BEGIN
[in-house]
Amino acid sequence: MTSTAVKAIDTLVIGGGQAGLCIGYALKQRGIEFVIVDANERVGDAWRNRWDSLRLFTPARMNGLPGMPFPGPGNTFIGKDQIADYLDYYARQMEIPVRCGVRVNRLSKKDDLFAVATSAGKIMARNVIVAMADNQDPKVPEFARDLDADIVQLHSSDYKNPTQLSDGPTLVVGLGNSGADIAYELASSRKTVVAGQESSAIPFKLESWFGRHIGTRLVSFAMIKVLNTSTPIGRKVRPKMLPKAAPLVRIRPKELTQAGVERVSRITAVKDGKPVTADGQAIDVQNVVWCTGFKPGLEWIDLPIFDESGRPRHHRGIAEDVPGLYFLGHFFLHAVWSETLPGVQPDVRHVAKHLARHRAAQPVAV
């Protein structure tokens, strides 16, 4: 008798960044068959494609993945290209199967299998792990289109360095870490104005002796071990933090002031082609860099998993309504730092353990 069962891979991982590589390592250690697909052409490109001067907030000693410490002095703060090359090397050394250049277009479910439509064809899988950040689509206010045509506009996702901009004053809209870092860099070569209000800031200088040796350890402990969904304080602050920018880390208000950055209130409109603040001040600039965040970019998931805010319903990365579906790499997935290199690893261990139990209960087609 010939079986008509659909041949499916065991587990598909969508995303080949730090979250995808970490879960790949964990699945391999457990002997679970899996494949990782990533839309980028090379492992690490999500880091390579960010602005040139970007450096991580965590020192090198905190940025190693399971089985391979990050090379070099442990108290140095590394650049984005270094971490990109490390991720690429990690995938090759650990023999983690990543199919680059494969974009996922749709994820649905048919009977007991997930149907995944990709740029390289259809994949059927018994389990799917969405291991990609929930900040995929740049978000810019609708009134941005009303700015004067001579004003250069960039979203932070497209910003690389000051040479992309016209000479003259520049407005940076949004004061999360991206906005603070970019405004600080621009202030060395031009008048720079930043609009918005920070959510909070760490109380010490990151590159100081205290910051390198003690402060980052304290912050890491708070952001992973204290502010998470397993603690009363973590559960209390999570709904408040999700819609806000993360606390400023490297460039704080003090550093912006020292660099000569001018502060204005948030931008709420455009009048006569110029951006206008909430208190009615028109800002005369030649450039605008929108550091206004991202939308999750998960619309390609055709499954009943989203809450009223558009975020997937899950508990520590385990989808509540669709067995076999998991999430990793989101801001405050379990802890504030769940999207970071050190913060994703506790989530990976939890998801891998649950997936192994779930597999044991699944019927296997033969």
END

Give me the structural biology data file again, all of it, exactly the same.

[in-house]
Amino acid sequence: MTSTAVKAIDTLVIGGGQAGLCIGYALKQRGIEFVIVDANERVGDAWRNRWDSLRLFTPARMNGLPGMPFPGPGNTFIGKDQIADYLDYYARQMEIPVRCGVRVNRLSKKDDLFAVATSAGKIMARNVIVAMADNQDPKVPEFARDLDADIVQLHSSDYKNPTQLSDGPTLVVGLGNSGADIAYELASSRKTVVAGQESSAIPFKLESWFGRHIGTRLVSFAMIKVLNTSTPIGRKVRPKMLPKAAPLVRIRPKELTQAGVERVSRITAVKDGKPVTADGQAIDVQNVVWCTGFKPGLEWIDLPIFDESGRPRHHRGIAEDVPGLYFLGHFFLHAVWSETLPGVQPDVRHVAKHLARHRAAQPVAV
């Protein structure tokens, strides 16, 4: 008798960044068959494609993945290209199967299998792990289109360095870490104005002796071990933090002031082609860099998993309504730092353990 069962891979991982590589390592250690697909052409490109001067907030000693410490002095703060090359090397050394250049277009479910439509064809899988950040689509206010045509506009996702901009004053809209870092860099070569209000800031200088040796350890402990969904304080602050920018880390208000950055209130409109603040001040600039965040970019998931805010319903990365579906790499997935290199690893261990139990209960087609 010939079986008509659909041949499916065991587990598909969508995303080949730090979250995808970490879960790949964990699945391999457990002997679970899996494949990782990533839309980028090379492992690490999500880091390579960010602005040139970007450096991580965590020192090198905190940025190693399971089985391979990050090379070099442990108290140095590394650049984005270094971490990109490390991720690429990690995938090759650990023999983690990543199919680059494969974009996922749709994820649905048919009977007991997930149907995944990709740029390289259809994949059927018994389990799917969405291991990609929930900040995929740049978000810019609708009134941005009303700015004067001579004003250069960039979203932070497209910003690389000051040479992309016209000479003259520049407005940076949004004061999360991206906005603070970019405004600080621009202030060395031009008048720079930043609009918005920070959510909070760490109380010490990151590159100081205290910051390198003690402060980052304290912050890491708070952001992973204290502010998470397993603690009363973590559960209390999570709904408040999700819609806000993360606390400023490297460039704080003090550093912006020292660099000569001018502060204005948030931008709420455009009048006569110029951006206008909430208190009615028109800002005369030649450039605008929108550091206004991202939308999750998960619309390609055709499954009943989203809450009223558009975020997937899950508990520590385990989808509540669709067995076999998991999430990793989101801001405050379990802890504030769940999207970071050190913060994703506790989530990976939890998801891998649950997936192994779930597999044991699944019927296997033969």